The GRI's approach to interoperability

Eelco van der Enden

The Global Reporting Initiative (GRI)

GRI has existed for 25 years, during which time Mervyn was Chair, and its purpose has remained to facilitate societal fact-based discussions about impacts. We do this by providing reporting standards for the disclosure of business impacts on the environment and socio-economic cohesion. These standards are developed through rigorous due process and are freely available as a public good. The uptake of these standards has been growing exponentially. Over the last years we have seen more than 783,000 downloads of the standards and an increase to nearly 11,000 Standard users.

Environment, Society and Governance (ESG)

Although sustainability, or ESG, is about the Environment, Society and Governance, mostly emphasis is placed on the “E” — environment. Perhaps this is because the climate and carbon are more easily understood and more easily expressed in monetary terms. Social issues, such as human rights, diversity, and equal pay, are not as easily expressed. But these impacts are being increasingly scrutinised — 60% of the downloads of our standards were related to social matters.

How fragmented is the environment?

GRI promotes the need for global convergence and a global base line for sustainability reporting. GRI believes in reduced fragmentation and reduced complexity.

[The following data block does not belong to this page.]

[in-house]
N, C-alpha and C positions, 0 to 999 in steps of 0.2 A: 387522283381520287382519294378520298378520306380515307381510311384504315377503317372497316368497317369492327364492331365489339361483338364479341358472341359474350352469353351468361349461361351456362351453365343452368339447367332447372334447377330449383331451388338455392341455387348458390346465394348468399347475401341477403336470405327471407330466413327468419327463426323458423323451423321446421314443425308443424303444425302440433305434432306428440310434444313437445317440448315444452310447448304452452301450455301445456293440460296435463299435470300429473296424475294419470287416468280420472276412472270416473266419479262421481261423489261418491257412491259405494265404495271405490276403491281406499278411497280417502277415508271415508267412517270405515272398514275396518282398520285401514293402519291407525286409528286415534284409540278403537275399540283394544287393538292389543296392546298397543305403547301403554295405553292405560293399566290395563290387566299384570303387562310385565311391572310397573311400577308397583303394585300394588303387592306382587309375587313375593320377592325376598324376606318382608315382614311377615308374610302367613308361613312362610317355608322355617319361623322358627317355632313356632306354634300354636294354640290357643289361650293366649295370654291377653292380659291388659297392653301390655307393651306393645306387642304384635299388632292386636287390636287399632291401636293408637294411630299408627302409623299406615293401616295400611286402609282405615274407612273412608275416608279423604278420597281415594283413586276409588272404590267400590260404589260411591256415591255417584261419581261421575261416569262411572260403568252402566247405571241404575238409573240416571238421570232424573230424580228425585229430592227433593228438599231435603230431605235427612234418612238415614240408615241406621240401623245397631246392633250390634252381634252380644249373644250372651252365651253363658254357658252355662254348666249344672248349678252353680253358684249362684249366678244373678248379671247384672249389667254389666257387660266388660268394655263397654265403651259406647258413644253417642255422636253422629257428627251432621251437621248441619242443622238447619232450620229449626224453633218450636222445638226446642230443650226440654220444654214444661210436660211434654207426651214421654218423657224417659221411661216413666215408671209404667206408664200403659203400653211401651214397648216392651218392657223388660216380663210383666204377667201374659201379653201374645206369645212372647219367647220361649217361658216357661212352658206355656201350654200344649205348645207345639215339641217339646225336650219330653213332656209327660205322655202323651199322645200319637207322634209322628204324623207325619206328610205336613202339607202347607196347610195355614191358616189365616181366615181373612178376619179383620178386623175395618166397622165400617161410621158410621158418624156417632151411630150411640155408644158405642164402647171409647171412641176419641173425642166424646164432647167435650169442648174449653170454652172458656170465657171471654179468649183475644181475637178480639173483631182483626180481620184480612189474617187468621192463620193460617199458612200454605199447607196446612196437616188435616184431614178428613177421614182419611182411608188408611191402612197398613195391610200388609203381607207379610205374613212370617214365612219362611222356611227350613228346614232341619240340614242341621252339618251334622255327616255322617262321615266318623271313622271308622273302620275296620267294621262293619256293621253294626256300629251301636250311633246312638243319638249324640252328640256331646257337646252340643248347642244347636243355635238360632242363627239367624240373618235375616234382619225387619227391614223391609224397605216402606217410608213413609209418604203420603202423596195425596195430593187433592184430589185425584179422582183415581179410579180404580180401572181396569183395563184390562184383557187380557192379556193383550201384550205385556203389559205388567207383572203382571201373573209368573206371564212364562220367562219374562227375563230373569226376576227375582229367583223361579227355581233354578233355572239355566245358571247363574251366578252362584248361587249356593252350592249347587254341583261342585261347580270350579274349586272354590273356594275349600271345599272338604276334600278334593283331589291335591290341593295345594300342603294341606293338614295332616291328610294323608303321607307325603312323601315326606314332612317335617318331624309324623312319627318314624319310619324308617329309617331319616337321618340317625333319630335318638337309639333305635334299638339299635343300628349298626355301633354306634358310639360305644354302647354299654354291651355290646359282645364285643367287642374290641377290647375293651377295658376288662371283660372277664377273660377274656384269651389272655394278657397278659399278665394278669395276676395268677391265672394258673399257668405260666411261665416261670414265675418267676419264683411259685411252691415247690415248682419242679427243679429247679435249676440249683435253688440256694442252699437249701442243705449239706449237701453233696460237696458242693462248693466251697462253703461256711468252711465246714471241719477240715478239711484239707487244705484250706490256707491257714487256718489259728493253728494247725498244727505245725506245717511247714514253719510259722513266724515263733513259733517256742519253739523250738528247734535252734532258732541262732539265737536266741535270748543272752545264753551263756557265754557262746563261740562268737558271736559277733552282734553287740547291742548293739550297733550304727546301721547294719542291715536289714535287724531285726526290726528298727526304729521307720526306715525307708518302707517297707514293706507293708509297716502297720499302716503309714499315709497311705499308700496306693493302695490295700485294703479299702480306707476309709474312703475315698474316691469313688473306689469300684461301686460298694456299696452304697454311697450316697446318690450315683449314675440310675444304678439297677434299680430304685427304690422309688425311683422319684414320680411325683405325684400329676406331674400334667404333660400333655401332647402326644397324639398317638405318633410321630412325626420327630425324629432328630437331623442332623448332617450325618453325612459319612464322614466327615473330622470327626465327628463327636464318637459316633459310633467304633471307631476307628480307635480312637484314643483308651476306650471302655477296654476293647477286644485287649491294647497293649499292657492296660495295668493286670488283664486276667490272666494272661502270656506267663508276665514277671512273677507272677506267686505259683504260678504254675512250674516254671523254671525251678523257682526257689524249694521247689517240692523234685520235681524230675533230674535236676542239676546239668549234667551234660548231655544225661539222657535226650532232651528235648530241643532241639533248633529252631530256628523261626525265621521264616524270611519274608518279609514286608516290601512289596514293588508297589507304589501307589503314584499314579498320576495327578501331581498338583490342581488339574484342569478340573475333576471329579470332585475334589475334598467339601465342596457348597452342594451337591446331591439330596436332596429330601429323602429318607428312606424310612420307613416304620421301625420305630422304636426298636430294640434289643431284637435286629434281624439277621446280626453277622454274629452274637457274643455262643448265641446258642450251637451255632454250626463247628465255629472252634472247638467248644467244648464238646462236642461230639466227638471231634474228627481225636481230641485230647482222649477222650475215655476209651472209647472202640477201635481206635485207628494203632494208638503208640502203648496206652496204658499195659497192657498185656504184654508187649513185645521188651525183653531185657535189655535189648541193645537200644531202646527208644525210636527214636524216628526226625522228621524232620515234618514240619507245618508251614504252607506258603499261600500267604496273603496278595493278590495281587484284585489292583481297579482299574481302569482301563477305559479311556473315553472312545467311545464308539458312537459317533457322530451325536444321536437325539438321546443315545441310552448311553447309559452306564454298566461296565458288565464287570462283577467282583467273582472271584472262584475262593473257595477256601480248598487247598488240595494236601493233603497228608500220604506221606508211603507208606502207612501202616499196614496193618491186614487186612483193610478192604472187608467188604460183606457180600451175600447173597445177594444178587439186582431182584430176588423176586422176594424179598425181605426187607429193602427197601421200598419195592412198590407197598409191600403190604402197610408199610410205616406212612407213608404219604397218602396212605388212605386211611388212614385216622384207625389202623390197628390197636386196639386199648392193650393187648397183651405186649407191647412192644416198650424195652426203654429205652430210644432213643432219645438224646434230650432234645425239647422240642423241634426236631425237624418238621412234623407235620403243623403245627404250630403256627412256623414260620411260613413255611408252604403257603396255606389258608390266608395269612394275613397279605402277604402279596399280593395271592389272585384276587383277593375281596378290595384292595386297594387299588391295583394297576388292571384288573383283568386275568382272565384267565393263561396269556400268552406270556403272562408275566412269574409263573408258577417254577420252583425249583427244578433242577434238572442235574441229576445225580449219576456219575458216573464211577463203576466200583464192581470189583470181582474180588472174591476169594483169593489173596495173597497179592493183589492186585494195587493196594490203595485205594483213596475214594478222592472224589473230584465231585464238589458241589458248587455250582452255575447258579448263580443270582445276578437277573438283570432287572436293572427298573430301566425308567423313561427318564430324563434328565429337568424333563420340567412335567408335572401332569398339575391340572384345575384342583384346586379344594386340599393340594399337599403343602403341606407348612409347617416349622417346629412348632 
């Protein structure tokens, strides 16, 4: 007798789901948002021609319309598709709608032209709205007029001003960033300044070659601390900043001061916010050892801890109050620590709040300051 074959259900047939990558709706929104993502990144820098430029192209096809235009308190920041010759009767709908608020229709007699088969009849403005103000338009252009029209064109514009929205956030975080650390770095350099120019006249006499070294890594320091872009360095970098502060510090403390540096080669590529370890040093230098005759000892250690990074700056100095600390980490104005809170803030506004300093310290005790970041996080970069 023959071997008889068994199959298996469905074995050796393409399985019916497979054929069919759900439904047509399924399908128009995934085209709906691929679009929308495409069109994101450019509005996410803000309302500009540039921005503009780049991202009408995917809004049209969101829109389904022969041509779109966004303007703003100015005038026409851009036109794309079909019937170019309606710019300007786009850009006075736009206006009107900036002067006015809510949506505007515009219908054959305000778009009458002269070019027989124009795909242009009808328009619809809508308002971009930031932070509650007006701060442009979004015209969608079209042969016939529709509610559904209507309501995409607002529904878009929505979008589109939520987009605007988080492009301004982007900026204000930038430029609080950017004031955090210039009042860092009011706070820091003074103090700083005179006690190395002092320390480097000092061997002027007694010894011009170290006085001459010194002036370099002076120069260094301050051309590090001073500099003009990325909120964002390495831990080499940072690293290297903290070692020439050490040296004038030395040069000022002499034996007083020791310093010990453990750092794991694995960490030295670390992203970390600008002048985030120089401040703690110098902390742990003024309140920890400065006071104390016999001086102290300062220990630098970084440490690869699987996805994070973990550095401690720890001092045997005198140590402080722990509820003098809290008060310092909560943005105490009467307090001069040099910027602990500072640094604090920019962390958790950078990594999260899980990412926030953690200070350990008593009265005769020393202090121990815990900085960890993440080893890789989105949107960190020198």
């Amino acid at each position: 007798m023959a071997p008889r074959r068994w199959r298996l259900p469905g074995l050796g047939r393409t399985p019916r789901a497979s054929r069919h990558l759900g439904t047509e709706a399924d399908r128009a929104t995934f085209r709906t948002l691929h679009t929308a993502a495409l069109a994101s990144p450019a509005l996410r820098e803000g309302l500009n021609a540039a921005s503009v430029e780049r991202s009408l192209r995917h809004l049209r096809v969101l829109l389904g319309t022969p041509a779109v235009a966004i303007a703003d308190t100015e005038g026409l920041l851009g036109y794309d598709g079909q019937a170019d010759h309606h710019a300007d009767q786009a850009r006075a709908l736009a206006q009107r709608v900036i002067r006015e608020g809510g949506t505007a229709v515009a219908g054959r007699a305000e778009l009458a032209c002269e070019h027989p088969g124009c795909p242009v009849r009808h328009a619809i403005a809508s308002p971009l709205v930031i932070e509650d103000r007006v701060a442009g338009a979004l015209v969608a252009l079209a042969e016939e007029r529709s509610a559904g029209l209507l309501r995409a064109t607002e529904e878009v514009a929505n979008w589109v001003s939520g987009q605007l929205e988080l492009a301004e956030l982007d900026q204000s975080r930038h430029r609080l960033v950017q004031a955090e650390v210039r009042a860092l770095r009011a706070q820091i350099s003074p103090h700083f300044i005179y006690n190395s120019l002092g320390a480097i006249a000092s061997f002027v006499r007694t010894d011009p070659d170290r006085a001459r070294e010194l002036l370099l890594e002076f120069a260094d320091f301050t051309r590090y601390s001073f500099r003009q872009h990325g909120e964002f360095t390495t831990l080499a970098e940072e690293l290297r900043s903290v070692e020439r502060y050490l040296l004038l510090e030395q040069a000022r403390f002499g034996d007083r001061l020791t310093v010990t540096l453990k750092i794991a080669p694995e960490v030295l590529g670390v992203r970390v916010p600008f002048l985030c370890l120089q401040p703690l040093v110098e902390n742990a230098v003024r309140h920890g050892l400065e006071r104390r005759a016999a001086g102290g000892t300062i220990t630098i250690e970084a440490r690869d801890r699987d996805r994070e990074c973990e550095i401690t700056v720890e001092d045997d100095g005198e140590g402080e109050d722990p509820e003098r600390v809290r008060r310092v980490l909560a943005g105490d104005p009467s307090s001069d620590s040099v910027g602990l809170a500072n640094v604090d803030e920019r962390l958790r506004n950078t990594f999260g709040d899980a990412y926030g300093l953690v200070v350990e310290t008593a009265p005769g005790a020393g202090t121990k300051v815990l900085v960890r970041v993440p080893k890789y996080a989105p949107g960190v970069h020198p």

• The European Financial Reporting Advisory Group (EFRAG): EFRAG is executing on the Corporate Social Reporting Directive and publishing the European Sustainability Reporting Standards (ESRS). These standards, which provide a focus on both enterprise value and impact reporting, will be mandatory for certain companies from 2023, and will require assurance by an external auditor. GRI has been assisting EFRAG in the development of the ESRS. We need to note that this isn’t an adoption of the GRI standards by EFRAG , but rather a provision of guidance.
  • The International Sustainability Standards Board (ISSB): GRI has concluded a Memorandum of Understanding (MOU) with the ISSB to merge agendas, align definitions and co-operate on future standards. GRI and the ISSB agree that: (i) financial and impact reporting are of equal importance; (ii) a clear, globally comparable reporting baseline is essential; and (iii) fragmented reporting initiatives at country levels should be limited. The first step has been the development of the two-pillar structure:
  1. Investor-focused capital market standards of IFRS Sustainability Disclosure Standards developed by the ISSB
  2. Multi-stakeholder standards of GRI standards as developed by the Global Sustainability Standards Board (GSSB).

Keeping it simple

GRI has a 25-year history and growing base of organizations reporting voluntarily against its standards and the IFRS Foundation has a history of use of the International Accounting Standards; together this makes an existing proof of concept. The environment has been in place for a number of years already, providing both financial and non-financial reporting to the satisfaction of stakeholders. It is logical for regulators to build on this proof of concept and drive for comparable and predictable publications on this basis. GRI does not see the need to change something which has been fundamentally proven to be a winning concept, especially given the current focus of society, and the capital markets, on the operationalisation of a global baseline. The intention is there, and the hope is there, that regulators and politicians will re-use and not reinvent.